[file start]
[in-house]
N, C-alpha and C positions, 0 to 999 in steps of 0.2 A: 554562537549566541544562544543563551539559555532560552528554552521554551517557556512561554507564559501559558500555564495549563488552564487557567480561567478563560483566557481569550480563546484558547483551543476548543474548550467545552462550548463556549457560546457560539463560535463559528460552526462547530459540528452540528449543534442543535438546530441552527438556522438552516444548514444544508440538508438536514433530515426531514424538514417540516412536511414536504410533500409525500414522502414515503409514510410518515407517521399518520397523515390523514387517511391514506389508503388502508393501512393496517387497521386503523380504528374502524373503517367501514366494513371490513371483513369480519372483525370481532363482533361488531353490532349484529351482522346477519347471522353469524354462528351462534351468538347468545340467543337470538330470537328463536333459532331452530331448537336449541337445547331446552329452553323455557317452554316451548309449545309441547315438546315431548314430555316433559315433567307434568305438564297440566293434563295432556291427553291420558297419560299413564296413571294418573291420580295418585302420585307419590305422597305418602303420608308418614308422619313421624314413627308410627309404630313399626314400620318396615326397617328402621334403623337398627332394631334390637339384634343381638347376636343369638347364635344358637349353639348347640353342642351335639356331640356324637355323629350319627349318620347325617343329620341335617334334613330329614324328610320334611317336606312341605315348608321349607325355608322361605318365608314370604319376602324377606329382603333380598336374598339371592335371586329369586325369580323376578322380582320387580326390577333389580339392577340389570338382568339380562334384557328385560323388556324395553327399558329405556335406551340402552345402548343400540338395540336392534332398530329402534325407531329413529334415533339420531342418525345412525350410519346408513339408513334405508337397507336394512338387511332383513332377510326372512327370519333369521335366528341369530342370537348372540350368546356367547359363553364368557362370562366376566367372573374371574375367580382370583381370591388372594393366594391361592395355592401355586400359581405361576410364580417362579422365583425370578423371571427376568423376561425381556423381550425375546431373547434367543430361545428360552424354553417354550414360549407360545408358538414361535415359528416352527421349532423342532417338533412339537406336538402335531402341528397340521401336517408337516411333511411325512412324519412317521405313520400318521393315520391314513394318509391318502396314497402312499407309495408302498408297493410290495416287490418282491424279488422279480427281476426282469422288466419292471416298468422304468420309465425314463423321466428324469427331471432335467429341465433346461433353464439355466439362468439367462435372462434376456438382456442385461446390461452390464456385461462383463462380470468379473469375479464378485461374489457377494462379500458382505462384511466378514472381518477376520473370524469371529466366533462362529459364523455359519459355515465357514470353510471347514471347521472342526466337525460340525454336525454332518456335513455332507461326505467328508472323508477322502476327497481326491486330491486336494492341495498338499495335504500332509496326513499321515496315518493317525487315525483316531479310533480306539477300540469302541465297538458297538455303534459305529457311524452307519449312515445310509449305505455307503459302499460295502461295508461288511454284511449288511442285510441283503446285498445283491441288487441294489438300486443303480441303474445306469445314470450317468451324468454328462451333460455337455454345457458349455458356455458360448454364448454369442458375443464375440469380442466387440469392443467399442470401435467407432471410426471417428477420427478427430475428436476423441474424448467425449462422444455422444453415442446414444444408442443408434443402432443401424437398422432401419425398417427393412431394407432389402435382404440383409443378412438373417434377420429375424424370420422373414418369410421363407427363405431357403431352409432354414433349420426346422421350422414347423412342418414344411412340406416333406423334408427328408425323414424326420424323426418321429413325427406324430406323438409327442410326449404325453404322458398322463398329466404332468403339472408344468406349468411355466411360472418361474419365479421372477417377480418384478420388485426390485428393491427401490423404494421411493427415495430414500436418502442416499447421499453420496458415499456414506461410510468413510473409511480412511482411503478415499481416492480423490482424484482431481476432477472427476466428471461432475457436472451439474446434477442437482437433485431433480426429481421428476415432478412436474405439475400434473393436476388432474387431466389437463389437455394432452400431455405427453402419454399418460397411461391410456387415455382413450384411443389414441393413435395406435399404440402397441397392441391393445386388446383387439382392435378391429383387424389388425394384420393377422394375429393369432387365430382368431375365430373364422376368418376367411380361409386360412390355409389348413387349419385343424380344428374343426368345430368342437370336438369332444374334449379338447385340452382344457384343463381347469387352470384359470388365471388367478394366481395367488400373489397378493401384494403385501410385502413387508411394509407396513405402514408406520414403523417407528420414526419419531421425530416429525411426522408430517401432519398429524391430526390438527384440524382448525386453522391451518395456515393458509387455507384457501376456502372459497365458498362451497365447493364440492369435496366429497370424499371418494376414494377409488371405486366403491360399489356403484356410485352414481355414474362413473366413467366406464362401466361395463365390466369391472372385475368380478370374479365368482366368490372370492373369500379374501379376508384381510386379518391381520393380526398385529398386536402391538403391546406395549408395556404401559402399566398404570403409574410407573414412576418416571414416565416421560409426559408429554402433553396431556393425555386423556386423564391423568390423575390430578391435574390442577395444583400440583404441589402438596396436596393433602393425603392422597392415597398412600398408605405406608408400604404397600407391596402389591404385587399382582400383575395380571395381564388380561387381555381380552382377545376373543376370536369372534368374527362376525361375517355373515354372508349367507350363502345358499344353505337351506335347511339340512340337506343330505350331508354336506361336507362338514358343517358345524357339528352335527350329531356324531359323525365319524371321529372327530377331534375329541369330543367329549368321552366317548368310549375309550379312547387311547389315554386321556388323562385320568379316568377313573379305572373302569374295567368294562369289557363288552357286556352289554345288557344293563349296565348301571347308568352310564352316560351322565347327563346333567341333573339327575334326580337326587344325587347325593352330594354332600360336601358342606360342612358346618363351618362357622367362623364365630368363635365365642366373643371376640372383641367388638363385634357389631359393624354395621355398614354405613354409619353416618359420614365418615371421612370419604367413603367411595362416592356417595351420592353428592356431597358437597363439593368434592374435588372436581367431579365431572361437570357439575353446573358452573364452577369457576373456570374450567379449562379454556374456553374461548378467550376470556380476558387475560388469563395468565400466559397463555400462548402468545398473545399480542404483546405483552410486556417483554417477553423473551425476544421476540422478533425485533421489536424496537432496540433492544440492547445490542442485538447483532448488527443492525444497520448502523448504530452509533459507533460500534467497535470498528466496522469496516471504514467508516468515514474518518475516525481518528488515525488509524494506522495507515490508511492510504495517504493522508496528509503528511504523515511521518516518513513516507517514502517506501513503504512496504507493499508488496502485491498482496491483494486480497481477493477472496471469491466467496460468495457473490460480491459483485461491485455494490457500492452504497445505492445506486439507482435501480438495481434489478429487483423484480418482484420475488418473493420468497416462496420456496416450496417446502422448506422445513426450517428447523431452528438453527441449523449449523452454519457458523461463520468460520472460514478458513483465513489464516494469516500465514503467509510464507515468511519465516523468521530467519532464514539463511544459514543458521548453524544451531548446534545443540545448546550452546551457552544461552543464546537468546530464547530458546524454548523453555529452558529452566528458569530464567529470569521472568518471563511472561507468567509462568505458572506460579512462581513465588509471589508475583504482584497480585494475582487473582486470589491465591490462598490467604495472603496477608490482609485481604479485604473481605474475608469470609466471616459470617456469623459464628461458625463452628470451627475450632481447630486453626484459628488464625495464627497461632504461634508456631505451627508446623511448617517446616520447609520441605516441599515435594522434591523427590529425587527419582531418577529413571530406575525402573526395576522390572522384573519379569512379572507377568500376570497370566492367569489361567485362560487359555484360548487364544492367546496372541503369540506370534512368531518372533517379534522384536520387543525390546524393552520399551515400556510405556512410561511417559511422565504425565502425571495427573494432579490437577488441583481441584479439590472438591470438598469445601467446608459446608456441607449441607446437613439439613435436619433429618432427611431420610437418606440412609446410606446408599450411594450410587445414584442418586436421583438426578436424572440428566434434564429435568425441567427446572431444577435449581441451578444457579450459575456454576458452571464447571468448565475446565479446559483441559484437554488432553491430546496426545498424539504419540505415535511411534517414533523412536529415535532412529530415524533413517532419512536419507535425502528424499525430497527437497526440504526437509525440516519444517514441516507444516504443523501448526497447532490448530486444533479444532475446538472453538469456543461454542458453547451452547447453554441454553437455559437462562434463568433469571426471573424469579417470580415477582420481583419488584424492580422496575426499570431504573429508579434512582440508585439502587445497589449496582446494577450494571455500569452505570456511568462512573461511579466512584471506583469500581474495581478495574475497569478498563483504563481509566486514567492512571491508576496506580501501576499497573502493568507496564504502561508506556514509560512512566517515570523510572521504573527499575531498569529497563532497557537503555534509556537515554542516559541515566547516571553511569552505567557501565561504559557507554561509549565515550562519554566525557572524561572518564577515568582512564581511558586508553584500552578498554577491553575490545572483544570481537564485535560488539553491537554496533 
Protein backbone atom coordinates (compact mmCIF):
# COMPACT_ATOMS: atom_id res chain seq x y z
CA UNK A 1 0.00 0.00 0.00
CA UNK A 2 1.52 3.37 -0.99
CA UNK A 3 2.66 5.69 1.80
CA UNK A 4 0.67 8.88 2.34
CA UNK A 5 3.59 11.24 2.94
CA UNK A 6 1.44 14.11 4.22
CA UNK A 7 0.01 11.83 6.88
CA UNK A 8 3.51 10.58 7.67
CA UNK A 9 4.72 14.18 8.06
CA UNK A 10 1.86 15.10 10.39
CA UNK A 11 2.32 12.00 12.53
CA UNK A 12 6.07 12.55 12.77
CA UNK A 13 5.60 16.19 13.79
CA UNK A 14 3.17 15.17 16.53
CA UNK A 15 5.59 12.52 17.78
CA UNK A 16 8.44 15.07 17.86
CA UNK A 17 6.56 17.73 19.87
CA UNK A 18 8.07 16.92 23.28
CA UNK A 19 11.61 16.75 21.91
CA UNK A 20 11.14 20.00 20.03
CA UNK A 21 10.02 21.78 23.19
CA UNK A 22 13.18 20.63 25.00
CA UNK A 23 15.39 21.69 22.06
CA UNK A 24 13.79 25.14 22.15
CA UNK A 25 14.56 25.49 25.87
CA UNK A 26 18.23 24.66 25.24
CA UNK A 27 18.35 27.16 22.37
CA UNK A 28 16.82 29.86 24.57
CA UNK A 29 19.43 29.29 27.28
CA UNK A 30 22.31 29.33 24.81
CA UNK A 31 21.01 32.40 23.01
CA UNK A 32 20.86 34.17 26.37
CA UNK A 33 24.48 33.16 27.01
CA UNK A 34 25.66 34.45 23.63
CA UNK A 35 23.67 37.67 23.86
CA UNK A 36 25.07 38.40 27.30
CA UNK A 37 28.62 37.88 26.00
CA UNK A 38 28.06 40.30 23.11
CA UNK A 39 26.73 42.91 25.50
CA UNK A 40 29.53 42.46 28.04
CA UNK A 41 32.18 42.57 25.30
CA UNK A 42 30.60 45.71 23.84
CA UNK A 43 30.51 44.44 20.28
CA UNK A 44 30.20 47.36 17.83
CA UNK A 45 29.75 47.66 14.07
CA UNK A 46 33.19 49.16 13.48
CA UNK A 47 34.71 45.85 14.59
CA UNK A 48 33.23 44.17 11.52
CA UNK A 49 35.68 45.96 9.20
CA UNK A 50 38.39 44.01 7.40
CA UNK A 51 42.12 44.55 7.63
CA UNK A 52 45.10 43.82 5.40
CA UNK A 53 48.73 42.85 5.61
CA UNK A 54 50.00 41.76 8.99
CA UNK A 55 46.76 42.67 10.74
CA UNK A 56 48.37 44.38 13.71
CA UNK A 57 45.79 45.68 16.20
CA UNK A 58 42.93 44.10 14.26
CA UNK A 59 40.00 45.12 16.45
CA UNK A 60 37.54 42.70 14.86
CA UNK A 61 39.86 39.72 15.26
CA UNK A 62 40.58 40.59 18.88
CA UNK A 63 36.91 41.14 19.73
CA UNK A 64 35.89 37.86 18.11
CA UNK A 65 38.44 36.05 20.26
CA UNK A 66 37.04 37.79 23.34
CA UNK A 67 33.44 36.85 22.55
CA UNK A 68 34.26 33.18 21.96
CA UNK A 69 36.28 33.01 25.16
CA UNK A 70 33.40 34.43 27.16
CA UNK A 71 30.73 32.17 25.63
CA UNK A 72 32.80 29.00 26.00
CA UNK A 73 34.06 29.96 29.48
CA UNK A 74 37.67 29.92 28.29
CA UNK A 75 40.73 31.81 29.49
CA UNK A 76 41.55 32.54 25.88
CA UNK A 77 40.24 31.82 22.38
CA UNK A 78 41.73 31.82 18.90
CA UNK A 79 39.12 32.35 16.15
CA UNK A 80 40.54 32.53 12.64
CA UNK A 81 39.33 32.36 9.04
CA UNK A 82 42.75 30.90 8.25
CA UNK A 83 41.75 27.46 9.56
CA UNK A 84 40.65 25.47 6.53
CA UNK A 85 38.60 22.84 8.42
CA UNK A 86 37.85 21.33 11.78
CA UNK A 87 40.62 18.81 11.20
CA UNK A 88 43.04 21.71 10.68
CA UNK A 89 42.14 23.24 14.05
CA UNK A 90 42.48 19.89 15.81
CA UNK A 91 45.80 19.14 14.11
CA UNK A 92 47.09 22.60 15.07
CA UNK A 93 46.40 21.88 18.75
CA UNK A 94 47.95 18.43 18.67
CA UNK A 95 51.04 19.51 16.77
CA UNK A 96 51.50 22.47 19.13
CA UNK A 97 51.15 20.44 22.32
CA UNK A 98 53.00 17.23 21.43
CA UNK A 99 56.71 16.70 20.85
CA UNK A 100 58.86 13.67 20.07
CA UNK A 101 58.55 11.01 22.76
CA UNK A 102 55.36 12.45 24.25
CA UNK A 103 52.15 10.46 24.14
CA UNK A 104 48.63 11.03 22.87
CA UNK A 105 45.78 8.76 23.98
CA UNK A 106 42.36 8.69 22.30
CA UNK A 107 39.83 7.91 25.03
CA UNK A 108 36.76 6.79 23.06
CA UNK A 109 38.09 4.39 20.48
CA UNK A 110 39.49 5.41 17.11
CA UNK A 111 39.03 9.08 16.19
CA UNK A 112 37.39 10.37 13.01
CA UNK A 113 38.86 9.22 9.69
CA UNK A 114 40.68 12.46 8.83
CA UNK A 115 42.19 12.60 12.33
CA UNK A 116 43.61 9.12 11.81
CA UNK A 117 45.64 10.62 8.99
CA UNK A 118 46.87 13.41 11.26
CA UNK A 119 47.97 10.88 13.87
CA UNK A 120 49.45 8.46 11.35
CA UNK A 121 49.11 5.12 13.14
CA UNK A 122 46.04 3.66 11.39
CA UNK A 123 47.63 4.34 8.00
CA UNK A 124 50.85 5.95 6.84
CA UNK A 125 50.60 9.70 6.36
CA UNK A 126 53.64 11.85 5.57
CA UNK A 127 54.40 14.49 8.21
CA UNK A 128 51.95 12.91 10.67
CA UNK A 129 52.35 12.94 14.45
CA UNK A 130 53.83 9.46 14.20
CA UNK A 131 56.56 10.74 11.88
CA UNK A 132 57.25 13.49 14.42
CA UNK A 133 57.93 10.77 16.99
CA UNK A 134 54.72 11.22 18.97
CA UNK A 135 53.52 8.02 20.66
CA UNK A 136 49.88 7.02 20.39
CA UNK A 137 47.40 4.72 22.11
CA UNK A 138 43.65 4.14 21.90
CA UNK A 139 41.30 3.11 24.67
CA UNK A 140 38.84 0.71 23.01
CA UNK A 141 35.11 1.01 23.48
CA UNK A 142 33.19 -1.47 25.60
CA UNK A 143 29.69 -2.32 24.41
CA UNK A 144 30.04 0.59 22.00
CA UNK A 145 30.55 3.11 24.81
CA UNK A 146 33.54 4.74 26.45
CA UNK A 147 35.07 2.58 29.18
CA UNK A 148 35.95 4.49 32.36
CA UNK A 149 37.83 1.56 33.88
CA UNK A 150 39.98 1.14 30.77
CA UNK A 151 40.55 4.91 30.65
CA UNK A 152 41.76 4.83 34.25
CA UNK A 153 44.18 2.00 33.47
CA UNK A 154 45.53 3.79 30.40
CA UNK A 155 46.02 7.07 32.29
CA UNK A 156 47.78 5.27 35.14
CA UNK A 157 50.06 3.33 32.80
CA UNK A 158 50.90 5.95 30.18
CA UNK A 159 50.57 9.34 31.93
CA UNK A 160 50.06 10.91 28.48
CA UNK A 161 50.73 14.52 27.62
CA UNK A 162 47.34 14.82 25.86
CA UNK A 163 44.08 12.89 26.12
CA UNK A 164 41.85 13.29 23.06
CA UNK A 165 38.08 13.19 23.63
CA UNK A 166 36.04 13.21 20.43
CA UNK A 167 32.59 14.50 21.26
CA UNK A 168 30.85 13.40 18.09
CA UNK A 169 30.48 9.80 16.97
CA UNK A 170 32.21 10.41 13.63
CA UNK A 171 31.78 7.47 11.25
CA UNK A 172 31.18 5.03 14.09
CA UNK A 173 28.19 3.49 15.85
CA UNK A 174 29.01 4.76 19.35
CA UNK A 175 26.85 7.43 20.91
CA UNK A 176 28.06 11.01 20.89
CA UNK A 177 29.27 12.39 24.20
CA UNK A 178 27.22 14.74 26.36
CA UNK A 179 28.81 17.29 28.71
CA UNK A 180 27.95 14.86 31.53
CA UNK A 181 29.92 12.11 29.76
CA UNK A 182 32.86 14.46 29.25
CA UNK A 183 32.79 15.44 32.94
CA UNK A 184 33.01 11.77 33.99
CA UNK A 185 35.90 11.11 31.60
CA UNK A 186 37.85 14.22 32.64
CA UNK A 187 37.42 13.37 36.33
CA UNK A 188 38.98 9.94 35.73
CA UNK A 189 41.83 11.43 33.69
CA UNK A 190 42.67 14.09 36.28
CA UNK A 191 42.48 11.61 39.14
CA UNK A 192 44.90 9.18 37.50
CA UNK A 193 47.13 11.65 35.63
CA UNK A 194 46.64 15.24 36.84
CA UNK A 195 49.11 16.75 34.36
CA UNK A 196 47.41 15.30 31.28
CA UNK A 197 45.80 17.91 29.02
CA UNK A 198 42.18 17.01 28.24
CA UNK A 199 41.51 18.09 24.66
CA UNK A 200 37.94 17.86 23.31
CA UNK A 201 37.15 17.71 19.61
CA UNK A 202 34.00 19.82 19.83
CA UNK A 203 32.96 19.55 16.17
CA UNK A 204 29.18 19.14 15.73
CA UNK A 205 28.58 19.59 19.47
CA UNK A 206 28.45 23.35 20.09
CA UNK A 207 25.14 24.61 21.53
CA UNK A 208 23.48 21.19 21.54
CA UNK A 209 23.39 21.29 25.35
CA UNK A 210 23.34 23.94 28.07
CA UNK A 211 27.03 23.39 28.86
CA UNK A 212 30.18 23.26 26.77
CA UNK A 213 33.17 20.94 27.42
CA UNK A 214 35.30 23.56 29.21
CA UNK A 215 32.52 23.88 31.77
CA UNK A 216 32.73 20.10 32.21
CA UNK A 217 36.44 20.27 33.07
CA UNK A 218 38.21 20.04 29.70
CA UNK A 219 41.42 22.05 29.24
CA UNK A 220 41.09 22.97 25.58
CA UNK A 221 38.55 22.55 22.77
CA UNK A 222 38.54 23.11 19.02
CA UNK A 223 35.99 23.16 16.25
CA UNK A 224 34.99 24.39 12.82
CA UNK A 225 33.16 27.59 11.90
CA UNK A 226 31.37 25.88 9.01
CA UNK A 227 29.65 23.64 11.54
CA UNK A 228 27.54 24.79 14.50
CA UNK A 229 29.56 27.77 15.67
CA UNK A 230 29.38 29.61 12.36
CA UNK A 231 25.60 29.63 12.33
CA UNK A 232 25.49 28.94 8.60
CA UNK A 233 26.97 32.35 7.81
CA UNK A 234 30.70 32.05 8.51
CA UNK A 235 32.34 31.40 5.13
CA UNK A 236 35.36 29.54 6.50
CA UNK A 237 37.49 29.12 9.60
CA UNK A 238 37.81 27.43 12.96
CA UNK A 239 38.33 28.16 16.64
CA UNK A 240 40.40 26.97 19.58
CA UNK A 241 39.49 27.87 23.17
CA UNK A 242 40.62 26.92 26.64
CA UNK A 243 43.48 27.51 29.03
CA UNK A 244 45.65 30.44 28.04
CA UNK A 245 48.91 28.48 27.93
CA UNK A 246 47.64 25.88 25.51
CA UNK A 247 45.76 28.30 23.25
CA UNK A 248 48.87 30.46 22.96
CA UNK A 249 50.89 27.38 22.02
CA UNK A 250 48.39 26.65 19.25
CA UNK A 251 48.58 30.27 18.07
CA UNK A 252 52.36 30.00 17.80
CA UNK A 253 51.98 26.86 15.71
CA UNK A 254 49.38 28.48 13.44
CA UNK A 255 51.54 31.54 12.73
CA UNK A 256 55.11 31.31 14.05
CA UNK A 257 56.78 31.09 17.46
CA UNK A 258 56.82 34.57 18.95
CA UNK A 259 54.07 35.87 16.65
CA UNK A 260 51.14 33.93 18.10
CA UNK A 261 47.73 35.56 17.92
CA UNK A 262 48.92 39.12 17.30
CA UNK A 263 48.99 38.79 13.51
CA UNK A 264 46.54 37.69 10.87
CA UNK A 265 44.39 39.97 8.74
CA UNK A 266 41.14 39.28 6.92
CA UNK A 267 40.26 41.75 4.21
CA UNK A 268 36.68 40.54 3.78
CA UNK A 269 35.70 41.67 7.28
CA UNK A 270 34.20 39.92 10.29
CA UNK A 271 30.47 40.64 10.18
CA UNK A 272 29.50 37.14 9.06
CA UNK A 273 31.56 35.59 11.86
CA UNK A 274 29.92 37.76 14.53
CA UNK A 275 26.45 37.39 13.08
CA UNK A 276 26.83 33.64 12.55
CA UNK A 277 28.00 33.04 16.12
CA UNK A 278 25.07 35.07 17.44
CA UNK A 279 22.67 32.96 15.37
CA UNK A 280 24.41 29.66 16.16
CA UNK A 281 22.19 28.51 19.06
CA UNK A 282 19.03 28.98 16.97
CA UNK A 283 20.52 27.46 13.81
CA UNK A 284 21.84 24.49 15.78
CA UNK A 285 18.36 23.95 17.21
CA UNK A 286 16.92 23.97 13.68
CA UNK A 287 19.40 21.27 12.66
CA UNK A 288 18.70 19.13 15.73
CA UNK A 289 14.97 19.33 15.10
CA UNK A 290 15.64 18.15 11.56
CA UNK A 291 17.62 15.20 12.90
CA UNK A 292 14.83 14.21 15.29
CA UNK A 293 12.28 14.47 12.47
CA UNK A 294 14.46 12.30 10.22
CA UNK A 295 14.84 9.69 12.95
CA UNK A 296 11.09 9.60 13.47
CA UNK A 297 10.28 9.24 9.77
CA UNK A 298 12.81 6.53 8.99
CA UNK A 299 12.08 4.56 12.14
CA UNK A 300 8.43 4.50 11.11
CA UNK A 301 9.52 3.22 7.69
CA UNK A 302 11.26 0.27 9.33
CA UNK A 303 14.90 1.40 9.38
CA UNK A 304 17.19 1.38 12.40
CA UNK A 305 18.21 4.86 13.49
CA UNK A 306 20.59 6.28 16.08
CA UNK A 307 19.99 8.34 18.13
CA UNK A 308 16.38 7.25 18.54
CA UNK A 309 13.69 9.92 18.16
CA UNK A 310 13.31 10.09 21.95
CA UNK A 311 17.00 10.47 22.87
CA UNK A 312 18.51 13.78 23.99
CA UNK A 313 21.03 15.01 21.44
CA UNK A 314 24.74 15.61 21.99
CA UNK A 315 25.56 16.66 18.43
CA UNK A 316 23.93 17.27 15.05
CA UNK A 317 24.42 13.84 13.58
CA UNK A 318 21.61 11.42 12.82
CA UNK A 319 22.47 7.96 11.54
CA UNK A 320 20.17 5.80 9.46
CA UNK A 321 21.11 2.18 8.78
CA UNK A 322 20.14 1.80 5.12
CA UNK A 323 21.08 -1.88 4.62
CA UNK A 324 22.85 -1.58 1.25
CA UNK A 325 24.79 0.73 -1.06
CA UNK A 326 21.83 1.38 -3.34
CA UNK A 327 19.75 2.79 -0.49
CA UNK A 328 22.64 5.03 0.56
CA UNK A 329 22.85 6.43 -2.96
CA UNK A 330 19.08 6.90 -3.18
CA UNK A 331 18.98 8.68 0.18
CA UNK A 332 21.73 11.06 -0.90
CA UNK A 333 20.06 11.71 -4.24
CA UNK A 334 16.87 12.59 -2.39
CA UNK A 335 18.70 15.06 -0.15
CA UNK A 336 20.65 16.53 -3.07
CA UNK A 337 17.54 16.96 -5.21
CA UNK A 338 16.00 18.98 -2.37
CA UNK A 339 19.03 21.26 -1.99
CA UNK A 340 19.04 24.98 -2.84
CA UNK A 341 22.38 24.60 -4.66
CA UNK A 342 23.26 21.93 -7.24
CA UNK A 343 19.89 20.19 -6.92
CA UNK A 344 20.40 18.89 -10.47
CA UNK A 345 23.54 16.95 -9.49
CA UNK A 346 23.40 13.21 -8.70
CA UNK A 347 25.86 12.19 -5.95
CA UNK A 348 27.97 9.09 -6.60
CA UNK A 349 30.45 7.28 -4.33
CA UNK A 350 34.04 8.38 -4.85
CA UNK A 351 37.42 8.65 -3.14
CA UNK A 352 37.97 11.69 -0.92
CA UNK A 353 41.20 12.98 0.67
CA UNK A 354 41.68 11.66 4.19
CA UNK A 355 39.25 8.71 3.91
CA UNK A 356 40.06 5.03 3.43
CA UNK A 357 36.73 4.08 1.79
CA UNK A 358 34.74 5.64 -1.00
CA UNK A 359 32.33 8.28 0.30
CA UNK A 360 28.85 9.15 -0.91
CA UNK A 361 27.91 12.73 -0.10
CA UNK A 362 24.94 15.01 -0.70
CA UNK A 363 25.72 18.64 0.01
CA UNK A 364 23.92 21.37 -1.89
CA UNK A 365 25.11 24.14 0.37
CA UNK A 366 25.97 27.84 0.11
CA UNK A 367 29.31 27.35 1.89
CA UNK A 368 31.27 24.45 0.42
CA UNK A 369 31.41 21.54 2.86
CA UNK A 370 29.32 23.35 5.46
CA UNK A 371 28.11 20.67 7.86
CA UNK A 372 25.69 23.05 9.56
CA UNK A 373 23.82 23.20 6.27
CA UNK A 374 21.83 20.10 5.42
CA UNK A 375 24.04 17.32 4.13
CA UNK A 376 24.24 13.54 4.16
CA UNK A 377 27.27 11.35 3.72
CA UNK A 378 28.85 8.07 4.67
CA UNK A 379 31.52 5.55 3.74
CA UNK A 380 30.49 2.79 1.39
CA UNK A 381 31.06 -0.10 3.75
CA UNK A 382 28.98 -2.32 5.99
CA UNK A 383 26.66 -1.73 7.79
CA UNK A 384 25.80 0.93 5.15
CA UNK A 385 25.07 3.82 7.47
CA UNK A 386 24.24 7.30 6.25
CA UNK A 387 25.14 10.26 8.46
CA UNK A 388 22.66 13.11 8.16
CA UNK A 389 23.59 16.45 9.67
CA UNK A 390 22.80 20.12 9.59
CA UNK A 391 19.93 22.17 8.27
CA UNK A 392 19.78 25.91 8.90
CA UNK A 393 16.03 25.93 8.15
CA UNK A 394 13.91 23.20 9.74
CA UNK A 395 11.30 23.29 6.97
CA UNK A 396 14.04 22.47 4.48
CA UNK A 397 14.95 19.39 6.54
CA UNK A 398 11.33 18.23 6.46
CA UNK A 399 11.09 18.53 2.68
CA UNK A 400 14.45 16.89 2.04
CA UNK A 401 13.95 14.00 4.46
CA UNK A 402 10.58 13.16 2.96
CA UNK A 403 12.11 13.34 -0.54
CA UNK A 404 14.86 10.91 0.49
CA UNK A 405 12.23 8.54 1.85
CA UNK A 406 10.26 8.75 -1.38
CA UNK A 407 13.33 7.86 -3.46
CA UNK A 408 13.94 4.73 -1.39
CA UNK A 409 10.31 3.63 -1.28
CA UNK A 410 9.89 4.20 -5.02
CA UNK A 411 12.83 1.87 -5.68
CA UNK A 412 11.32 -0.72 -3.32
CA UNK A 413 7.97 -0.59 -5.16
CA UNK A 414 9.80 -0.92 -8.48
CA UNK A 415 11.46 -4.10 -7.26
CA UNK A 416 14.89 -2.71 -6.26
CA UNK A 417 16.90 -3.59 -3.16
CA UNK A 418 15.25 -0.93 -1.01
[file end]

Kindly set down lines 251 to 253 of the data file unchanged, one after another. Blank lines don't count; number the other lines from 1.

CA UNK A 247 45.76 28.30 23.25
CA UNK A 248 48.87 30.46 22.96
CA UNK A 249 50.89 27.38 22.02